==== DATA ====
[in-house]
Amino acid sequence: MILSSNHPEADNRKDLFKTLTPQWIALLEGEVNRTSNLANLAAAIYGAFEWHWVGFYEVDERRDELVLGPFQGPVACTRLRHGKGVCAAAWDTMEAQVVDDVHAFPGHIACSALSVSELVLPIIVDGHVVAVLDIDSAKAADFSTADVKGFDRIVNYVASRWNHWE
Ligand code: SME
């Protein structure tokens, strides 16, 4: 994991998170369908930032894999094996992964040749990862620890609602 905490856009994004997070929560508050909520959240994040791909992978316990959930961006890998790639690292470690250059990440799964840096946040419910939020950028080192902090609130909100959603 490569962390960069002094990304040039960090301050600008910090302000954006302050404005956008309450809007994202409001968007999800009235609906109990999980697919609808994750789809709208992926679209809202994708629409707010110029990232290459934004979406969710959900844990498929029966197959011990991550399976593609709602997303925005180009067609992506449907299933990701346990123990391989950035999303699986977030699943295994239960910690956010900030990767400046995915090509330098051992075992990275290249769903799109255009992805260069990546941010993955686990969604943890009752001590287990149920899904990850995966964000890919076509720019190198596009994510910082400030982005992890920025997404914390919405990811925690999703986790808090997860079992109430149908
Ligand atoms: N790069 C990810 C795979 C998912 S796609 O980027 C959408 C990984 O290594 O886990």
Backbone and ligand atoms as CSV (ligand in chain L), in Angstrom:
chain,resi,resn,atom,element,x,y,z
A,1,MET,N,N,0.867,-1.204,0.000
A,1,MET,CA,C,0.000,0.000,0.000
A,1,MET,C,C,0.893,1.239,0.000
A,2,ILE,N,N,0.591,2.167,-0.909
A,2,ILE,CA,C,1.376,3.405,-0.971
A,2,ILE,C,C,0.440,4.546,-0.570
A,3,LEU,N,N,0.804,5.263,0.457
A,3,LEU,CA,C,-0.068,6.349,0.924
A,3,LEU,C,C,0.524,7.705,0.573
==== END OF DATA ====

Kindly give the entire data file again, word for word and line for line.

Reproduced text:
[in-house]
Amino acid sequence: MILSSNHPEADNRKDLFKTLTPQWIALLEGEVNRTSNLANLAAAIYGAFEWHWVGFYEVDERRDELVLGPFQGPVACTRLRHGKGVCAAAWDTMEAQVVDDVHAFPGHIACSALSVSELVLPIIVDGHVVAVLDIDSAKAADFSTADVKGFDRIVNYVASRWNHWE
Ligand code: SME
């Protein structure tokens, strides 16, 4: 994991998170369908930032894999094996992964040749990862620890609602 905490856009994004997070929560508050909520959240994040791909992978316990959930961006890998790639690292470690250059990440799964840096946040419910939020950028080192902090609130909100959603 490569962390960069002094990304040039960090301050600008910090302000954006302050404005956008309450809007994202409001968007999800009235609906109990999980697919609808994750789809709208992926679209809202994708629409707010110029990232290459934004979406969710959900844990498929029966197959011990991550399976593609709602997303925005180009067609992506449907299933990701346990123990391989950035999303699986977030699943295994239960910690956010900030990767400046995915090509330098051992075992990275290249769903799109255009992805260069990546941010993955686990969604943890009752001590287990149920899904990850995966964000890919076509720019190198596009994510910082400030982005992890920025997404914390919405990811925690999703986790808090997860079992109430149908
Ligand atoms: N790069 C990810 C795979 C998912 S796609 O980027 C959408 C990984 O290594 O886990």
Backbone and ligand atoms as CSV (ligand in chain L), in Angstrom:
chain,resi,resn,atom,element,x,y,z
A,1,MET,N,N,0.867,-1.204,0.000
A,1,MET,CA,C,0.000,0.000,0.000
A,1,MET,C,C,0.893,1.239,0.000
A,2,ILE,N,N,0.591,2.167,-0.909
A,2,ILE,CA,C,1.376,3.405,-0.971
A,2,ILE,C,C,0.440,4.546,-0.570
A,3,LEU,N,N,0.804,5.263,0.457
A,3,LEU,CA,C,-0.068,6.349,0.924
A,3,LEU,C,C,0.524,7.705,0.573